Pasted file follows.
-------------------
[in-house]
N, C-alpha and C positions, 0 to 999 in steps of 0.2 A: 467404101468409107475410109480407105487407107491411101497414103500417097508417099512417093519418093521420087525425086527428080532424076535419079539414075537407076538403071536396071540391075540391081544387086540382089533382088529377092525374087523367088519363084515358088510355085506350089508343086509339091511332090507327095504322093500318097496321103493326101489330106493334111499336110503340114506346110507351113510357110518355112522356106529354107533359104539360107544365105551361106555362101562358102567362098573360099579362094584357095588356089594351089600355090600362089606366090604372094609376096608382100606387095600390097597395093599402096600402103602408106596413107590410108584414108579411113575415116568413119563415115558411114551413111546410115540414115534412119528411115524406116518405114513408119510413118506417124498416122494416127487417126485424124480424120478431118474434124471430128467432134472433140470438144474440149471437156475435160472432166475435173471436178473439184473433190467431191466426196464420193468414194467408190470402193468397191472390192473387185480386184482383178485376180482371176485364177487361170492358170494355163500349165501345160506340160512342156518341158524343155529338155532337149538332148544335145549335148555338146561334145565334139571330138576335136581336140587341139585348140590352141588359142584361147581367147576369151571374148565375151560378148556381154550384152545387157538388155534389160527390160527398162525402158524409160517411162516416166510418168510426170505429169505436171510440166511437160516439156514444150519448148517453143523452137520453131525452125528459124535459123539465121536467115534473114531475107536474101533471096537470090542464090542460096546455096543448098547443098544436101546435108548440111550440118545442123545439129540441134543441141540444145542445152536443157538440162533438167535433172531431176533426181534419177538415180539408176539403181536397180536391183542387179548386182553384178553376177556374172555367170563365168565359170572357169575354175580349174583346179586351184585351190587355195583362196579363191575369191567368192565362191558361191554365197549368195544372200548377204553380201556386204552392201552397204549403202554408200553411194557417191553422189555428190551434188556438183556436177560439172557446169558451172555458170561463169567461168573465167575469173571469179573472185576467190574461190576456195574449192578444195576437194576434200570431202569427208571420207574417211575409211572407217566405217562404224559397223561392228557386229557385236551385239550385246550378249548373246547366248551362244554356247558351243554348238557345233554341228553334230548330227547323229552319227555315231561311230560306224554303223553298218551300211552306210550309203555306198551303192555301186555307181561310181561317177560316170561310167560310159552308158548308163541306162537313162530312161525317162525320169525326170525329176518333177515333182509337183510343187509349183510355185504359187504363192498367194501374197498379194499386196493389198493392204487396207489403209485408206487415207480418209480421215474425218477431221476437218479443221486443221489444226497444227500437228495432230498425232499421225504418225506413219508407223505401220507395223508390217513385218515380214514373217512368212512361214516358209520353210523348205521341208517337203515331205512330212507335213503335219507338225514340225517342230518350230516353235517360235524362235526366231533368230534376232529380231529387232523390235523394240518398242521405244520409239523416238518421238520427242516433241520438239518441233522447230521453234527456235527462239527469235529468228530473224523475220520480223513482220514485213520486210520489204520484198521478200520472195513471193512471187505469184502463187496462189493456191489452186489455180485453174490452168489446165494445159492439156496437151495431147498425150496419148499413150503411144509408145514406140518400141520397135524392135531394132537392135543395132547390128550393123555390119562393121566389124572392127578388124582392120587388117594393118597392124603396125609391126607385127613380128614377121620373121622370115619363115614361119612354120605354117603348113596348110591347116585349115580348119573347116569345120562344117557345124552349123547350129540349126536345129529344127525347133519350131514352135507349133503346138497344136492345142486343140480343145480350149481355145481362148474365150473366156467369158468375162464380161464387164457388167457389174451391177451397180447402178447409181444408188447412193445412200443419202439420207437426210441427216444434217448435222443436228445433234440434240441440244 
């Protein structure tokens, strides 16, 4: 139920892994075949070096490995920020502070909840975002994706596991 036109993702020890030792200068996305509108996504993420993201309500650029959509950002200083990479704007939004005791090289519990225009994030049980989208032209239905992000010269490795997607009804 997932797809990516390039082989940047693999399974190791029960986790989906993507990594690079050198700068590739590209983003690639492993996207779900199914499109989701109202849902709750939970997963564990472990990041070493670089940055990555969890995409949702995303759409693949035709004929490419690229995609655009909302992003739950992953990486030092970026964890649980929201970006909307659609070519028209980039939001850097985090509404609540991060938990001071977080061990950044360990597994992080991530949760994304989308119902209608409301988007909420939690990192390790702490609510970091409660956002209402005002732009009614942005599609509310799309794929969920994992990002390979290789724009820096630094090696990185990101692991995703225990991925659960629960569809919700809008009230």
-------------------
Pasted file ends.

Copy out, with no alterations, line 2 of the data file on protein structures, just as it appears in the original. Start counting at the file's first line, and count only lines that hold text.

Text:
N, C-alpha and C positions, 0 to 999 in steps of 0.2 A: 467404101468409107475410109480407105487407107491411101497414103500417097508417099512417093519418093521420087525425086527428080532424076535419079539414075537407076538403071536396071540391075540391081544387086540382089533382088529377092525374087523367088519363084515358088510355085506350089508343086509339091511332090507327095504322093500318097496321103493326101489330106493334111499336110503340114506346110507351113510357110518355112522356106529354107533359104539360107544365105551361106555362101562358102567362098573360099579362094584357095588356089594351089600355090600362089606366090604372094609376096608382100606387095600390097597395093599402096600402103602408106596413107590410108584414108579411113575415116568413119563415115558411114551413111546410115540414115534412119528411115524406116518405114513408119510413118506417124498416122494416127487417126485424124480424120478431118474434124471430128467432134472433140470438144474440149471437156475435160472432166475435173471436178473439184473433190467431191466426196464420193468414194467408190470402193468397191472390192473387185480386184482383178485376180482371176485364177487361170492358170494355163500349165501345160506340160512342156518341158524343155529338155532337149538332148544335145549335148555338146561334145565334139571330138576335136581336140587341139585348140590352141588359142584361147581367147576369151571374148565375151560378148556381154550384152545387157538388155534389160527390160527398162525402158524409160517411162516416166510418168510426170505429169505436171510440166511437160516439156514444150519448148517453143523452137520453131525452125528459124535459123539465121536467115534473114531475107536474101533471096537470090542464090542460096546455096543448098547443098544436101546435108548440111550440118545442123545439129540441134543441141540444145542445152536443157538440162533438167535433172531431176533426181534419177538415180539408176539403181536397180536391183542387179548386182553384178553376177556374172555367170563365168565359170572357169575354175580349174583346179586351184585351190587355195583362196579363191575369191567368192565362191558361191554365197549368195544372200548377204553380201556386204552392201552397204549403202554408200553411194557417191553422189555428190551434188556438183556436177560439172557446169558451172555458170561463169567461168573465167575469173571469179573472185576467190574461190576456195574449192578444195576437194576434200570431202569427208571420207574417211575409211572407217566405217562404224559397223561392228557386229557385236551385239550385246550378249548373246547366248551362244554356247558351243554348238557345233554341228553334230548330227547323229552319227555315231561311230560306224554303223553298218551300211552306210550309203555306198551303192555301186555307181561310181561317177560316170561310167560310159552308158548308163541306162537313162530312161525317162525320169525326170525329176518333177515333182509337183510343187509349183510355185504359187504363192498367194501374197498379194499386196493389198493392204487396207489403209485408206487415207480418209480421215474425218477431221476437218479443221486443221489444226497444227500437228495432230498425232499421225504418225506413219508407223505401220507395223508390217513385218515380214514373217512368212512361214516358209520353210523348205521341208517337203515331205512330212507335213503335219507338225514340225517342230518350230516353235517360235524362235526366231533368230534376232529380231529387232523390235523394240518398242521405244520409239523416238518421238520427242516433241520438239518441233522447230521453234527456235527462239527469235529468228530473224523475220520480223513482220514485213520486210520489204520484198521478200520472195513471193512471187505469184502463187496462189493456191489452186489455180485453174490452168489446165494445159492439156496437151495431147498425150496419148499413150503411144509408145514406140518400141520397135524392135531394132537392135543395132547390128550393123555390119562393121566389124572392127578388124582392120587388117594393118597392124603396125609391126607385127613380128614377121620373121622370115619363115614361119612354120605354117603348113596348110591347116585349115580348119573347116569345120562344117557345124552349123547350129540349126536345129529344127525347133519350131514352135507349133503346138497344136492345142486343140480343145480350149481355145481362148474365150473366156467369158468375162464380161464387164457388167457389174451391177451397180447402178447409181444408188447412193445412200443419202439420207437426210441427216444434217448435222443436228445433234440434240441440244 